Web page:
Saskatchewan bucks national trend as home ownership becomes slightly less affordable: RBC Economics TORONTO, Feb. 25, 2013 /CNW/ - Record high home resales and the resulting appreciation in property values last year led to a decline in Saskatchewan's housing affordability in the fourth quarter of 2012, according to the latest Housing Trends and Affordability Report, issued today by RBC Economics Research. "Job market gains and decades-high inflows of migrants into Saskatchewan played a considerable role in the provincial home buying boom witnessed in the first half of 2012," said Craig Wright, senior vice-president and chief economist, RBC. "While market momentum slowed noticeably in the tail end of the year, it wasn't enough to curb home prices in the province, which continued to climb at some of the faster paces in Canada in the fourth quarter." The RBC report notes that while housing market activity in Saskatchewan slowed markedly in the latter stages of the year, nearly 14,000 homes were sold in 2012, which sets a new record for the province. The RBC housing affordability measures, which capture the province's proportion of pre-tax household income needed to service the costs of owning a home at market values, increased across all housing types (an increase in the measure represents deterioration in affordability). RBC's measure for the benchmark detached bungalow rose by 0.7 percentage points to 39.0 per cent, the standard two-storey home increased by 1.1 percentage points to 42.8 per cent and the measure for condominium apartments increased by 0.5 percentage points to 26.8 per cent. RBC's housing affordability measure for the benchmark detached bungalow in Canada's largest cities is as follows: Vancouver 82.2 per cent (down 2.6 percentage points from the previous quarter); Toronto 52.8 per cent (down 0.4 percentage points); Montreal 39.3 per cent (down 0.9 percentage points); Ottawa 38.8 per cent (down 0.5 percentage points); Calgary 38.1 per cent (up 0.2 percentage points) and Edmonton 30.7 per cent (down 0.1 percentage points). The RBC Housing Affordability Measure, which has been compiled since 1985, is based on the costs of owning a detached bungalow (a reasonable property benchmark for the housing market in Canada) at market value. Alternative housing types are also presented, including a standard two-storey home and a standard condominium apartment. The higher the reading, the more difficult it is to afford a home at market values. For example, an affordability reading of 50 per cent means that homeownership costs, including mortgage payments, utilities and property taxes, would take up 50 per cent of a typical household's monthly pre-tax income. Highlights from across Canada: -- British Columbia: housing affordability improving, still has to go the distance While housing affordability in British Columbia still has a long way to go before reaching less stressful levels, homebuyers in the province received a welcome reprieve in the fourth quarter. RBC measures fell by 1.1 percentage points for condominium apartments and 1.0 percentage point for detached bungalows. The two-storey home category experienced a small increase (0.4 percentage points), though this followed a substantial decline in the third quarter. -- Alberta: vibrant market bolstered by attractive affordability Brisk demand for the province's housing in 2012 was supported by a strong provincial economy, accelerating population growth and attractive affordability. Further improvement was registered in the fourth quarter with measures falling between 0.1 and 0.2 percentage points. -- Manitoba: market vigour unhindered by slight affordability deterioration Manitoba's housing market registered a banner year in 2012 with a record 14,000 existing homes sold, indicating that housing affordability levels had little dissuasive effect on homebuyers in 2012. Although measures for detached bungalows and condominiums deteriorated in the fourth quarter, measures for two-storey homes remained unchanged. RBC's measures for Manitoba continued to rank slightly above their long-term average, suggesting that any affordability strain is likely minimal at this point. -- Ontario: affordability largely improves, tempering overall market conditions The tightness that characterized Ontario's housing market in the early part of 2012 gave way and a more balanced market was observed in the second half of 2012, improving overall affordability conditions in the province. RBC's measures inched lower by 0.1 and 0.3 percentage points for the detached bungalow and condominium apartment, respectively, while the measure for two-storey homes rose marginally by 0.1 percentage points. -- Quebec: generally improving affordability tone is sustained Quebec's housing affordability improved, for the most part, for the third quarter in a row in the fourth quarter, yet this did little to stimulate homebuyer demand as resale activity continued to cool in the province. RBC measures fell for two-storey homes (by 1.1 percentage points) and detached bungalows (by 0.3 percentage points), but rose for condominium apartments (by 0.4 percentage points). -- Atlantic Canada: housing continues to be affordable Affordability in the Atlantic region received another boost in the fourth quarter, with RBC measures falling for two-storey homes (by 1.0 percentage points) and detached bungalows (by 0.5 percentage points), keeping levels well below their respective national averages. The measure for condominium apartments rose modestly by 0.3 percentage points, though this followed a more sizable drop in the previous period. The full RBC Housing Trends and Affordability report is available online, as of 8 a.m. ET today, at rbc.com/economics/market/. Robert Hogue, Senior Economist, RBC Economics Research, 416 974-6192 Elyse Lalonde, Manager, Communications, RBC Capital Markets, 416 842-5635 SOURCE: RBC To view this news release in HTML formatting, please use the following URL: http://www.newswire.ca/en/releases/archive/February2013/25/c7976.html CO: RBC ST: Ontario NI: FIN ECO ECOSURV -0- Feb/25/2013 10:00 GMT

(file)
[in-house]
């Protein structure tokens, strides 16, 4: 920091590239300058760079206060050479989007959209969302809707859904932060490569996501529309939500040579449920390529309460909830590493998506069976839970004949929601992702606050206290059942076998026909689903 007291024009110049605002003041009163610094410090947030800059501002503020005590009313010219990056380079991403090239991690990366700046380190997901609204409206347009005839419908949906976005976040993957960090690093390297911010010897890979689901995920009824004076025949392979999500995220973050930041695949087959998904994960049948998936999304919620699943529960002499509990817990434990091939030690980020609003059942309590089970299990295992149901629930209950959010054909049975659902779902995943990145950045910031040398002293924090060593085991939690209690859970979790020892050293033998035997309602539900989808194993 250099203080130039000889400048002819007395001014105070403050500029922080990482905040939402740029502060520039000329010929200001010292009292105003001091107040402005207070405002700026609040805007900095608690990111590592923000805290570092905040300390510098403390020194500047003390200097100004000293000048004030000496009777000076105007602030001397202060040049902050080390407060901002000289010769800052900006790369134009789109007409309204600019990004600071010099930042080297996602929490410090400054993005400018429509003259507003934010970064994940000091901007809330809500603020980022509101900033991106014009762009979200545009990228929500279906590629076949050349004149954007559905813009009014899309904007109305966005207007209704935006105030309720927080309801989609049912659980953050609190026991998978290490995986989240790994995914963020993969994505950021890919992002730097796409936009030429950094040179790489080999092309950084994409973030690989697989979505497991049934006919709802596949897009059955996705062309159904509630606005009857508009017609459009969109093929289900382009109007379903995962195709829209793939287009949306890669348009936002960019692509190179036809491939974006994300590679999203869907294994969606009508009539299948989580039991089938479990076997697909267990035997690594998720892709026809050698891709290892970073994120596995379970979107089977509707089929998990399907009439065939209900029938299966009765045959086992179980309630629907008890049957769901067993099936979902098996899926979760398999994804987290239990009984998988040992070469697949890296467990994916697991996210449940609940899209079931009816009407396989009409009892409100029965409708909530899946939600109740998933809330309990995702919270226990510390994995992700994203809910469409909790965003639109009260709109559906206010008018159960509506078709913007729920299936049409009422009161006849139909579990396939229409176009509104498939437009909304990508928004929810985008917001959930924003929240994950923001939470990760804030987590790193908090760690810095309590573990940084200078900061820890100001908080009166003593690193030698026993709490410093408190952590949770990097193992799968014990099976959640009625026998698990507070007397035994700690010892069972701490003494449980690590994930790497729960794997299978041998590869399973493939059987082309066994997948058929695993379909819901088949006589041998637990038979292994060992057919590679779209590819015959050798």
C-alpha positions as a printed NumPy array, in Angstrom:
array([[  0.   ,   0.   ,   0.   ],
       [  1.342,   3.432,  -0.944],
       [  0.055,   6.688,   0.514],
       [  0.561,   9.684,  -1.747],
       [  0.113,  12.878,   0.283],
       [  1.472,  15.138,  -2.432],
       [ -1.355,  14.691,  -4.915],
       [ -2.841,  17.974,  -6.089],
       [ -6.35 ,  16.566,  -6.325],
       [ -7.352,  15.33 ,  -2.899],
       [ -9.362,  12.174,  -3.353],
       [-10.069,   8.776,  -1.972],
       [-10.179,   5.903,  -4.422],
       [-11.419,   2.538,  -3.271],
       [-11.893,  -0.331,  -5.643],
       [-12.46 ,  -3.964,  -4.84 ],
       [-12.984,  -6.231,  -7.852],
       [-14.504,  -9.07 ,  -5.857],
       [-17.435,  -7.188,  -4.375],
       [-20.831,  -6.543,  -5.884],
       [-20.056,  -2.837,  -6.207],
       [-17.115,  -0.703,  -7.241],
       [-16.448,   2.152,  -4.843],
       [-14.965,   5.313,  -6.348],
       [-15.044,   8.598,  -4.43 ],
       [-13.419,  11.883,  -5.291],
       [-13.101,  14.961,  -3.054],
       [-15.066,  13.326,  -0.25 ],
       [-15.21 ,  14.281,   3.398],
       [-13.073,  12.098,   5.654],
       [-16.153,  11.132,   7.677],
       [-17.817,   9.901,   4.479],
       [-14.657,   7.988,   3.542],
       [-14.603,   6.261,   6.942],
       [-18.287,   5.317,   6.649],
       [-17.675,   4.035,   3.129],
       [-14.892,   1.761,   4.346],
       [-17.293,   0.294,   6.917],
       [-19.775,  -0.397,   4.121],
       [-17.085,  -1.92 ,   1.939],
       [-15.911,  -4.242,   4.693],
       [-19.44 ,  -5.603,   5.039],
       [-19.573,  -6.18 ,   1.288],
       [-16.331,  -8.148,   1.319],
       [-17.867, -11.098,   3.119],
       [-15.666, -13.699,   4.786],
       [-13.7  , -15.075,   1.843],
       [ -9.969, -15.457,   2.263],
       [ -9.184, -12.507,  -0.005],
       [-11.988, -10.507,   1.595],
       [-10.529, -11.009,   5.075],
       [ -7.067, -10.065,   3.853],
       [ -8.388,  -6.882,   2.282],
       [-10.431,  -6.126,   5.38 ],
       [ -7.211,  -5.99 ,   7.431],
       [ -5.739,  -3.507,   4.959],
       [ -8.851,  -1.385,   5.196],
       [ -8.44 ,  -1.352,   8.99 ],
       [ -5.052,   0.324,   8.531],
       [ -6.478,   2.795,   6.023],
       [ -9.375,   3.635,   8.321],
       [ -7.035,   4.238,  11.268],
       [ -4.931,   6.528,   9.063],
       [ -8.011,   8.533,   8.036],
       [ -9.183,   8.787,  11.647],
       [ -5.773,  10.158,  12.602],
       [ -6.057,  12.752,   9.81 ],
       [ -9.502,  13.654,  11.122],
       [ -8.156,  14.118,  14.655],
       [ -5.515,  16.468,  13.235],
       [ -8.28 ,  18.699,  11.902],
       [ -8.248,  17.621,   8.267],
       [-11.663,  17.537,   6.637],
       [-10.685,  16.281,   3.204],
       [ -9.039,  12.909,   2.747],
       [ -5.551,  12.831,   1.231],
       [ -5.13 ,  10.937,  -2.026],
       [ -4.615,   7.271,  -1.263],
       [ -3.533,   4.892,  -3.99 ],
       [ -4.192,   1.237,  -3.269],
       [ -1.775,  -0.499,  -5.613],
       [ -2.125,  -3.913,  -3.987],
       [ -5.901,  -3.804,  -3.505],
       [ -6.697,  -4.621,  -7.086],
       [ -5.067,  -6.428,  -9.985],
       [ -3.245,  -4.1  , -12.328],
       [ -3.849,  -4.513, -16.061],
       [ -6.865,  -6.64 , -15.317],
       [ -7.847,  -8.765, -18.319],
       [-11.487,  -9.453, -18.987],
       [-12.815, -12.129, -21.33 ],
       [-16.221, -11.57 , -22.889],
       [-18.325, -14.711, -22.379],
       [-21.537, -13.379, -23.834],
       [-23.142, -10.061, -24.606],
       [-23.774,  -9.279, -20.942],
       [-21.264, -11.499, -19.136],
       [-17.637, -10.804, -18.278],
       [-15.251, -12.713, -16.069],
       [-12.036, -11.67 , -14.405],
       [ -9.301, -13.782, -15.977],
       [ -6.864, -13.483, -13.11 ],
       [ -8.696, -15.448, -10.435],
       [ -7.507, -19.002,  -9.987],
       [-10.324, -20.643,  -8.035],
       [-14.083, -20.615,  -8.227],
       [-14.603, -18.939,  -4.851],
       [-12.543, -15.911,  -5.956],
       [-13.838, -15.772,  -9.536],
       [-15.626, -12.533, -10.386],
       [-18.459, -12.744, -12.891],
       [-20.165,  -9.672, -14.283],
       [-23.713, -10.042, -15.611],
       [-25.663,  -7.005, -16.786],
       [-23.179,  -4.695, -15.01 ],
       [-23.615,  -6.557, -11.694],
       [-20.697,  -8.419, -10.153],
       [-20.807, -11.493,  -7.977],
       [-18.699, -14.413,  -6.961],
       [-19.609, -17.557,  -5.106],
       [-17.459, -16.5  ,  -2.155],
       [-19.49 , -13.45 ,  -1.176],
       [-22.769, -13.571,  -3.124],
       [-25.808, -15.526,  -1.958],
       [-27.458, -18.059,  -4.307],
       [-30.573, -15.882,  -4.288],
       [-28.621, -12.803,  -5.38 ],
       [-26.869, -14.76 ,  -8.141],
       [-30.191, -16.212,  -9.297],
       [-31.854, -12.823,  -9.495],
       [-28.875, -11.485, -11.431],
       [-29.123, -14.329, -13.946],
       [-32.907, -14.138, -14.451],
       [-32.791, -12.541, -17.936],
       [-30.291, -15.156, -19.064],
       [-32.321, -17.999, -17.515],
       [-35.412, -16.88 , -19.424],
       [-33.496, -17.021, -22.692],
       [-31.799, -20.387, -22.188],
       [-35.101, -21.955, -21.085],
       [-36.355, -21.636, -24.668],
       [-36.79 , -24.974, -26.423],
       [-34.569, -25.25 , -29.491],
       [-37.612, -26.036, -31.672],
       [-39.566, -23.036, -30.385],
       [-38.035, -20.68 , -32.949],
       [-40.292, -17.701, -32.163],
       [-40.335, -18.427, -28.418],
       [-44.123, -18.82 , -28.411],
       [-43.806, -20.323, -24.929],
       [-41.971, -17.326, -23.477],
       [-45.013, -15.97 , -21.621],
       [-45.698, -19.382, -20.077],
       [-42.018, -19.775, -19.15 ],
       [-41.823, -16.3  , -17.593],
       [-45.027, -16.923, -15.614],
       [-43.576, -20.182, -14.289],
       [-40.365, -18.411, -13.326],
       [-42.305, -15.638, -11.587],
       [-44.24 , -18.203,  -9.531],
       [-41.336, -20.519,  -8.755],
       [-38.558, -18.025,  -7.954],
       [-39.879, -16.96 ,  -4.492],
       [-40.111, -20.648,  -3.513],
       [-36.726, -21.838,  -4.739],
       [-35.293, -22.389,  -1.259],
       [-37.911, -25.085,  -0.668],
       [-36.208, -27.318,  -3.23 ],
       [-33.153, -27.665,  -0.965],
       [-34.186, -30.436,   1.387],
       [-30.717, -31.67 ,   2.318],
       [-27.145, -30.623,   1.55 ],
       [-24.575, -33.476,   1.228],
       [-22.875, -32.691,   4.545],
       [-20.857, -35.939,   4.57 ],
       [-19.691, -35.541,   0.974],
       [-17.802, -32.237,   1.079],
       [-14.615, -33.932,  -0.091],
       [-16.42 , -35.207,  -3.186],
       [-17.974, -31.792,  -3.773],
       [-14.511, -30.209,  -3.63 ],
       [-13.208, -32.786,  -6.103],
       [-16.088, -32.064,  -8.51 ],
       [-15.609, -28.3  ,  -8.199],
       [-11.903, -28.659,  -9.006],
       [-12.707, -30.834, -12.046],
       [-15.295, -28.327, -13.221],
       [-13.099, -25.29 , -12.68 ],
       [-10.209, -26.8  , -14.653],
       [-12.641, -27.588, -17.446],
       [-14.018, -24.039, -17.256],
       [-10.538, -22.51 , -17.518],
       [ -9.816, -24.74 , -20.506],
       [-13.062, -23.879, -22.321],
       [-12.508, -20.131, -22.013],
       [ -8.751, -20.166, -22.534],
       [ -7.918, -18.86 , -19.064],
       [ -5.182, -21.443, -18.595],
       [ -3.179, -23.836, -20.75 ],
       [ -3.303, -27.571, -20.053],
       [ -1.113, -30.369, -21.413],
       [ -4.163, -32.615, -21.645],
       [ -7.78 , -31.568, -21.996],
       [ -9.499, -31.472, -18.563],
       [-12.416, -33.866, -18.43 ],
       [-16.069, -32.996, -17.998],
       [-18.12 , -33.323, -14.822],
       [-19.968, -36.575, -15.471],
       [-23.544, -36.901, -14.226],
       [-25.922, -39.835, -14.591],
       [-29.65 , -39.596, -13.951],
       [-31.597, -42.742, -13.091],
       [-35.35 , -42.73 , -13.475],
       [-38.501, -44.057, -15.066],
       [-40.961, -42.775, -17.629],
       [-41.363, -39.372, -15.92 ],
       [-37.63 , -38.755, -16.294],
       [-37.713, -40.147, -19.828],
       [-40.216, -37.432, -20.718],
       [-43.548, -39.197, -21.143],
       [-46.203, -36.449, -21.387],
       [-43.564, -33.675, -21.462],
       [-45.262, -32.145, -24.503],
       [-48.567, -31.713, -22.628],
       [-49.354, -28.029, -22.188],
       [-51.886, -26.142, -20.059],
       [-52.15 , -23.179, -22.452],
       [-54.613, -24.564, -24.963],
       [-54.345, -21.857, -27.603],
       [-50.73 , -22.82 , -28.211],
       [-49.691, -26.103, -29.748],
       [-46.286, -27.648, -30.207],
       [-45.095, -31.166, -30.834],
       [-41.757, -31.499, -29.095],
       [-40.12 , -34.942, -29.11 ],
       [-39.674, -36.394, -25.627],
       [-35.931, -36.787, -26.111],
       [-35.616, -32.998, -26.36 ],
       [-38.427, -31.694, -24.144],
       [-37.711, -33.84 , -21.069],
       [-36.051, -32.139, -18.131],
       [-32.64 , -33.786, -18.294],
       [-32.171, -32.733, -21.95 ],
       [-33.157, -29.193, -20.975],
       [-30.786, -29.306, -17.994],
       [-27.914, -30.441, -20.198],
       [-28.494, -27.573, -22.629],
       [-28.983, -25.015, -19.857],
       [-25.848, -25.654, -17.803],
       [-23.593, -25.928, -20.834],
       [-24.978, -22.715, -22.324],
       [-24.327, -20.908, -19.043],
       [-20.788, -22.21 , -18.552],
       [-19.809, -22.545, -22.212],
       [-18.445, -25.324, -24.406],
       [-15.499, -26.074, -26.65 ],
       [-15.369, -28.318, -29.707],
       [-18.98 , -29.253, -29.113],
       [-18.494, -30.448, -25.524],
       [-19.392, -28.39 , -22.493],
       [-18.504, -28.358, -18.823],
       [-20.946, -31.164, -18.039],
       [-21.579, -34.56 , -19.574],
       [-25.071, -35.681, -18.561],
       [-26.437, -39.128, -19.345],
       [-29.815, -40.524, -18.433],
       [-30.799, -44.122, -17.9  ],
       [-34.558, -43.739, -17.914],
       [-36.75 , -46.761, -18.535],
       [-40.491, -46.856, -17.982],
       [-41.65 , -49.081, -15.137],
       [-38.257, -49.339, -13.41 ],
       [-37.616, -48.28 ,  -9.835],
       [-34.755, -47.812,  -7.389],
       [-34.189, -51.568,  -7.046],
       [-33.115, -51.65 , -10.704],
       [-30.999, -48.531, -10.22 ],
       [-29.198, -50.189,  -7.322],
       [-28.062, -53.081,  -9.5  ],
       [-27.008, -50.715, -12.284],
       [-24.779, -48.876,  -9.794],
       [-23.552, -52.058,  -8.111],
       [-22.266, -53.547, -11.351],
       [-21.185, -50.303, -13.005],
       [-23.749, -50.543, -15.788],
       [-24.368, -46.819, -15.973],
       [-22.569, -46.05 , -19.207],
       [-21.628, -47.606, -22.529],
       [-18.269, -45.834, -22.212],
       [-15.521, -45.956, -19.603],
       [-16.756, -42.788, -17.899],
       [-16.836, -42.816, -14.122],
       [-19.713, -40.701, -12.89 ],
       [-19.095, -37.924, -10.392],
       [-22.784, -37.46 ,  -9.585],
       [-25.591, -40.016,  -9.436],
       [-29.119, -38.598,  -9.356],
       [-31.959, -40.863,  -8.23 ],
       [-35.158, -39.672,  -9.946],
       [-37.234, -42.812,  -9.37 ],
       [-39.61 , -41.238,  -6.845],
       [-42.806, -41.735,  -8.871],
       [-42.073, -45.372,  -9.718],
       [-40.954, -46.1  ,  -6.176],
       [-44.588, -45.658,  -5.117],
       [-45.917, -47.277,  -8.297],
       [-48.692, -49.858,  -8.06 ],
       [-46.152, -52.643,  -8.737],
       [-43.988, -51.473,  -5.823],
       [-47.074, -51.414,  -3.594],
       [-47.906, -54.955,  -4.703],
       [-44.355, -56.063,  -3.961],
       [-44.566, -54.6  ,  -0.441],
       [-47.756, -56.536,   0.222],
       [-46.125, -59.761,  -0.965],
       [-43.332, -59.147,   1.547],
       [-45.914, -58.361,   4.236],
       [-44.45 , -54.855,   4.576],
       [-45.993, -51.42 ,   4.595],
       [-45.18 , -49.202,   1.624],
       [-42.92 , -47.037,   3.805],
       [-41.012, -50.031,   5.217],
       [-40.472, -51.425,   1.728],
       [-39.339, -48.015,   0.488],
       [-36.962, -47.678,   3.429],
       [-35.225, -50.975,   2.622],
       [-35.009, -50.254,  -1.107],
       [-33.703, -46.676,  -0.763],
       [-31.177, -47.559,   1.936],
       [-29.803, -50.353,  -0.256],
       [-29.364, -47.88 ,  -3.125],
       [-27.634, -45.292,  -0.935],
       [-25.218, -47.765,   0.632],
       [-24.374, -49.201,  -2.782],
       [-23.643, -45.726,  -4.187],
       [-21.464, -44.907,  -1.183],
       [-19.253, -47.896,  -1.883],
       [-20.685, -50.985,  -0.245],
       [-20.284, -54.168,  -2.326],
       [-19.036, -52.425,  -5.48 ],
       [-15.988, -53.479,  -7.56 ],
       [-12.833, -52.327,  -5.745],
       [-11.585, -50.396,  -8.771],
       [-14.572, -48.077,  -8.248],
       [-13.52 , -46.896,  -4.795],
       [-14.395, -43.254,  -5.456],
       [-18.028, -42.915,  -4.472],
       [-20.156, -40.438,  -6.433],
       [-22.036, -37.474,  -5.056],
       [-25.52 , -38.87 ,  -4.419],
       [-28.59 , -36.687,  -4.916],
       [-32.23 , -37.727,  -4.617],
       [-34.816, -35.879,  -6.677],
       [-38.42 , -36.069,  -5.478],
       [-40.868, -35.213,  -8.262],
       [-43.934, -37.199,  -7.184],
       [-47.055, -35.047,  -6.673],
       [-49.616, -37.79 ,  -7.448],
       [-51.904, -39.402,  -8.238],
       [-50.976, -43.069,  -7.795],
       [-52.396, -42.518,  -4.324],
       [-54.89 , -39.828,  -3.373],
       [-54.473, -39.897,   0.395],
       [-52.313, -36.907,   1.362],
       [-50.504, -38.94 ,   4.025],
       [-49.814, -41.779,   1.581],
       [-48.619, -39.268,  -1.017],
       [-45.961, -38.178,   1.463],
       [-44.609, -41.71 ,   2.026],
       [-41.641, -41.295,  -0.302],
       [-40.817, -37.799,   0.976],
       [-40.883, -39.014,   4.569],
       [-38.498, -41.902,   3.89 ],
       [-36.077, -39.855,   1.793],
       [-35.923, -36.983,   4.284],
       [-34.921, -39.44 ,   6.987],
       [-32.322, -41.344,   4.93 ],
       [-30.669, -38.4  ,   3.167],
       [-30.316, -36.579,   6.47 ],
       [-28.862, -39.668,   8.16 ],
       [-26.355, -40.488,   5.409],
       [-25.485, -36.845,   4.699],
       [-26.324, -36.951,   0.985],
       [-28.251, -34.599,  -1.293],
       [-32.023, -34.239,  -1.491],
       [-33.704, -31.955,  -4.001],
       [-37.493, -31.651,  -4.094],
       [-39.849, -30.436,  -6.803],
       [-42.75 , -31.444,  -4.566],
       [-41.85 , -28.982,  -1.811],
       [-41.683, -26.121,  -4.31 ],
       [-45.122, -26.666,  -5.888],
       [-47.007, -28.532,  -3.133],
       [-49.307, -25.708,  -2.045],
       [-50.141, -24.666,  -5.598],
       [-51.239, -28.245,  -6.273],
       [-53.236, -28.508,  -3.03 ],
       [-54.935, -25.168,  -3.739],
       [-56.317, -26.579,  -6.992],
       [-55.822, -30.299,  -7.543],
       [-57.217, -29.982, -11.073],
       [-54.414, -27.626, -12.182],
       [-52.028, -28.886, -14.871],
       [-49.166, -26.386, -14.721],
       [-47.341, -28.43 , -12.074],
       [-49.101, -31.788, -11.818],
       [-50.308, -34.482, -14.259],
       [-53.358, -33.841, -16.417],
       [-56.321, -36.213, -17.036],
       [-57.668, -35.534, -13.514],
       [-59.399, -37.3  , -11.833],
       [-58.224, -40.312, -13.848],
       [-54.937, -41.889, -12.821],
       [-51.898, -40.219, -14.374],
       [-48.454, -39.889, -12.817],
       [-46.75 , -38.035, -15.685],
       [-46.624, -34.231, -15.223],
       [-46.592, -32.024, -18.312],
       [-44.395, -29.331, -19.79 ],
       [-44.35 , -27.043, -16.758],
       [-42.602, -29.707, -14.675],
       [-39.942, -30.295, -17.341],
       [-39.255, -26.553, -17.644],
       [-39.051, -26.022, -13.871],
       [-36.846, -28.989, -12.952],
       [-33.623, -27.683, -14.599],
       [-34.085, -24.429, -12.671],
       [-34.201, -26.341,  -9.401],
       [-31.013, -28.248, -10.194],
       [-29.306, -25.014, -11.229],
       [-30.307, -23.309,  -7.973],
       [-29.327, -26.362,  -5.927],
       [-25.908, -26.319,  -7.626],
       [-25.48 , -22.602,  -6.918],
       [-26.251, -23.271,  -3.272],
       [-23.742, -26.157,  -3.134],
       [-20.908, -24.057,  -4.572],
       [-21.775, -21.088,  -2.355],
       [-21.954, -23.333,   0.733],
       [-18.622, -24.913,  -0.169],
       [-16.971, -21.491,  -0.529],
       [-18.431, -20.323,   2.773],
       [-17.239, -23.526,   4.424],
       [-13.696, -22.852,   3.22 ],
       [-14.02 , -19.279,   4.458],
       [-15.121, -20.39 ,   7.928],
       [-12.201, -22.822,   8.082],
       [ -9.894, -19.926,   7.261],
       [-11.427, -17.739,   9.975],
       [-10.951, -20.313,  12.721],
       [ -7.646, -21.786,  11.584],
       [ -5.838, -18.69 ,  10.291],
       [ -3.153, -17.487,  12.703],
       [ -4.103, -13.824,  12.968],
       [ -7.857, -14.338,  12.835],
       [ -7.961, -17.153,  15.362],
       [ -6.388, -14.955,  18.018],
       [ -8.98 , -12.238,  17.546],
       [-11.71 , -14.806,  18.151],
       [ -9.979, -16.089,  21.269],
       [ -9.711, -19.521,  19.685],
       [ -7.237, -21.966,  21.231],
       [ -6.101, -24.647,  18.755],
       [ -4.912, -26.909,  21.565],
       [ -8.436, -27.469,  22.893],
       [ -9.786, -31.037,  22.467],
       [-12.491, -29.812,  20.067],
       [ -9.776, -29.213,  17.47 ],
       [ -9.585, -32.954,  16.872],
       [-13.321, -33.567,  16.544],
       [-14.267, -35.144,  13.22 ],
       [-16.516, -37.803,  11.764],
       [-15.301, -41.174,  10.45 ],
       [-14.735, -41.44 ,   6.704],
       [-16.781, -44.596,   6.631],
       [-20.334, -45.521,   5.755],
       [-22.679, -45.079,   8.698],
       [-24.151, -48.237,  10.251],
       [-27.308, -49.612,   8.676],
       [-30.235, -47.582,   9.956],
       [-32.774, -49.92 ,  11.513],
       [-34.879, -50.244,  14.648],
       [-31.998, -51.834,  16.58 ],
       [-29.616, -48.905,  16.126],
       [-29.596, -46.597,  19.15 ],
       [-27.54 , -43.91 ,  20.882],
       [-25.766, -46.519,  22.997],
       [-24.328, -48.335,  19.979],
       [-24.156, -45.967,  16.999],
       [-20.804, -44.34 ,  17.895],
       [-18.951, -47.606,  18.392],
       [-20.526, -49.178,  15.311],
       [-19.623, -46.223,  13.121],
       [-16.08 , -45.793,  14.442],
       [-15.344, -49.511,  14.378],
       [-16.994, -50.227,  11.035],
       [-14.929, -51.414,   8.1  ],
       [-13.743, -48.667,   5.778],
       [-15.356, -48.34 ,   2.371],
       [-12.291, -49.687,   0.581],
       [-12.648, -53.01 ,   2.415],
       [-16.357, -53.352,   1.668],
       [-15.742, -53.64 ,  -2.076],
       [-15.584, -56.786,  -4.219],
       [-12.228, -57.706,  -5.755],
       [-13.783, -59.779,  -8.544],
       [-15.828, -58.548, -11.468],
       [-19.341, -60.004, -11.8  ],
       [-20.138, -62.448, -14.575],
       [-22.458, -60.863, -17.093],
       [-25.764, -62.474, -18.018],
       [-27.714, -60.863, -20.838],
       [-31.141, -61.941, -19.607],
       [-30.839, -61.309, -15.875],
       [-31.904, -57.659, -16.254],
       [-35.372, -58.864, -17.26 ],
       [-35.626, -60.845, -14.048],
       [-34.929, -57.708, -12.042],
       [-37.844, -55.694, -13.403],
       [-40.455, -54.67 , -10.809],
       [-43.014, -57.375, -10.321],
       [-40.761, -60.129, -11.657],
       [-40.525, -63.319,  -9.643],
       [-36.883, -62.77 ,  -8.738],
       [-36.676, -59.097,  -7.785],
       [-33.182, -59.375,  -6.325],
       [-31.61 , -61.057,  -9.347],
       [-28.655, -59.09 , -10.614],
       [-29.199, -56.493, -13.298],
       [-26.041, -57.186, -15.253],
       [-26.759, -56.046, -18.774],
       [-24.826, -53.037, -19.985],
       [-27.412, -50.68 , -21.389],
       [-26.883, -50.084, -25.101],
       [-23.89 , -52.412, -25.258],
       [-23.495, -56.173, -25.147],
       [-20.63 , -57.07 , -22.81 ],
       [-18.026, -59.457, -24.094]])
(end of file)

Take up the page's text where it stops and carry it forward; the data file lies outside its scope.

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Saskatchewan bucks national trend as home ownership becomes slightly less affordable: RBC Economics